11/06/2012 02:22 PM
BATON ROUGE – LSU Professor Petra Munro Hendry recently published an article in the
American Journal of Education, a University of Chicago Press publication, based on
a one-year case study of parent choice at an elementary foreign language immersion
magnet school in Baton Rouge.
“The Ironies of School Choice: Empowering Parents and Reconceptualizing Public Education”
addresses parents’ experiences as critical actors in current school choice reforms,
and how increased parental engagement is affecting democratic education.
According to Hendry and co-author, Heather K. Olsen Beal, assistant professor at Stephen
F. Austin State University, this study suggests that policies both empower and disempower
parents in complex and contradictory ways as participatory citizens in school choice.
The concept of school choice, embedded in federal and state programs like No Child
Left Behind, is based on an assumption that empowering parents with choices will hold
schools accountable and improve education by creating a competitive marketplace-like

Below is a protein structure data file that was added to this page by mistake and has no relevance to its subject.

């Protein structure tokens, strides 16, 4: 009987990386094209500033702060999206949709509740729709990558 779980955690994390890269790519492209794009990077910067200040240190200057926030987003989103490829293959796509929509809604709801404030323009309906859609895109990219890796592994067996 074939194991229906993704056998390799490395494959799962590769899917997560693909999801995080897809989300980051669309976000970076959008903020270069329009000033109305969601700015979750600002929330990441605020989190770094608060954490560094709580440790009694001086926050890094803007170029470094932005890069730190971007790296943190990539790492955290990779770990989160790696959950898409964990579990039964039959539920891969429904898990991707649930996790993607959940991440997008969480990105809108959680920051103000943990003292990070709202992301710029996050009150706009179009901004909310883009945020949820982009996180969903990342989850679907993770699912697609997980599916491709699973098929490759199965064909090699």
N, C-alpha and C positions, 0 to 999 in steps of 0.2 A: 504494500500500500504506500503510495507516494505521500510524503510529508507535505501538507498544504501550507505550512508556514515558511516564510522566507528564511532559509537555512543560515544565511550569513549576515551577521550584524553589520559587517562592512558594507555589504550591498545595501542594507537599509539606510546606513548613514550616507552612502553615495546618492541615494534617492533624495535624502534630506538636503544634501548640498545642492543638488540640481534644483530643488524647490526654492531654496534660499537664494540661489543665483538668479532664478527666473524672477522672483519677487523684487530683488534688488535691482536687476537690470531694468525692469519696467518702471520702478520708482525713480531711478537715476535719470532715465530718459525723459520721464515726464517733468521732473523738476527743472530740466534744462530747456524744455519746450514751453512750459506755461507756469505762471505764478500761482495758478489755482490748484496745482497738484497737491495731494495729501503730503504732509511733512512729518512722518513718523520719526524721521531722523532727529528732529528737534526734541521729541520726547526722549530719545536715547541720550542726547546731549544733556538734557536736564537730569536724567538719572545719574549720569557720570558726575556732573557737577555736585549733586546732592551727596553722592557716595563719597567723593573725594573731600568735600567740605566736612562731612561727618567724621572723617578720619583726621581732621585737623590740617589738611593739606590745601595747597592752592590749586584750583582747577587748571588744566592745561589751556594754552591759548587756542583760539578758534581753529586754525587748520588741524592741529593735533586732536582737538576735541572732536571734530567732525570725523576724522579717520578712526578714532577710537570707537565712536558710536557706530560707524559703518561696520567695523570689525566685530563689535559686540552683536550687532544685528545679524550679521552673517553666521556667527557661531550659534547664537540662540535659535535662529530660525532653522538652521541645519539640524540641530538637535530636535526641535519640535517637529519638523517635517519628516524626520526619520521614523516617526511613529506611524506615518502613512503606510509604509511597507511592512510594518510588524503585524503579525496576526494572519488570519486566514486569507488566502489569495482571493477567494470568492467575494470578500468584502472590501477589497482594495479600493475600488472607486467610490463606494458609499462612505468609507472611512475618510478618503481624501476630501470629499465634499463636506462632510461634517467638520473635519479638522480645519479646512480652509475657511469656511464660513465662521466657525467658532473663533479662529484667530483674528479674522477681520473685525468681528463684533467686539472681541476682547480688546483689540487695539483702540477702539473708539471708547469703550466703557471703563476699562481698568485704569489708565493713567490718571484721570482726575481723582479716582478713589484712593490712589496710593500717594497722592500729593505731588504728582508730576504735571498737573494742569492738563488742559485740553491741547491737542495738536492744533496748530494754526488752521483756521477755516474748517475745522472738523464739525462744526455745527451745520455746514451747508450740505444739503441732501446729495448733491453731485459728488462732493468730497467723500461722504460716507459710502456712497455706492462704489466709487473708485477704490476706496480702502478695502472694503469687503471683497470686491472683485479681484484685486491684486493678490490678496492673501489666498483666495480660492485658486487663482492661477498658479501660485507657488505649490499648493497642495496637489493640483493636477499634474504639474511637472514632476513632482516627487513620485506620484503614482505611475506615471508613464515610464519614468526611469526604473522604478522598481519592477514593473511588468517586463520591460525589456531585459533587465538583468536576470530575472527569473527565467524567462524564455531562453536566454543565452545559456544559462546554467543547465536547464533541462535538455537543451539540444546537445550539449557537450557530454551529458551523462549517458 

setting. As a consequence all families should enjoy equal access to quality schools.
The Hendry/Beal research findings, however, suggest that school choice did not create
new “equal opportunity.” Rather, unintentional gate-keeping mechanisms created a new
level of privileged parents.
The idea of school choice also assumes that parents will utilize objective data, such
as test scores, in order to make a “rational” decision about school choice.
This research, however, suggests that parents embraced a more complex decision-making
process, investigating multiple sources of data including “grapevine” networks, their
personal impressions of schools, and each school’s curriculum offerings rather than
relying on objective test data.
The study raises questions about the ways in which current educational reforms complicate
definitions of “private” and “public” in relation to democracy. By engaging in choice,
parents participate in a market culture, situating schools as a private consumer good.
Conceptualizing public education as a private good, rather than a public one, advances
an understanding of democracy as a consumer commodity.
According to Hendry’s study, this effect means democracy itself, not just education,
is being reformed.
Hendry is the St. Bernard LSU Alumni Association Professor in the College of Human Sciences & Education’s School of Education and the co-director of the Curriculum Theory Project, or CTP, an interdisciplinary research initiative that endeavors to understand education practice and reform within a broad social, political and cultural framework. For more information about LSU’s CTP, visit http://educ-calvin2.lsu.edu/~lsuctp/index.htm.
Posted on Tuesday, November 6, 2012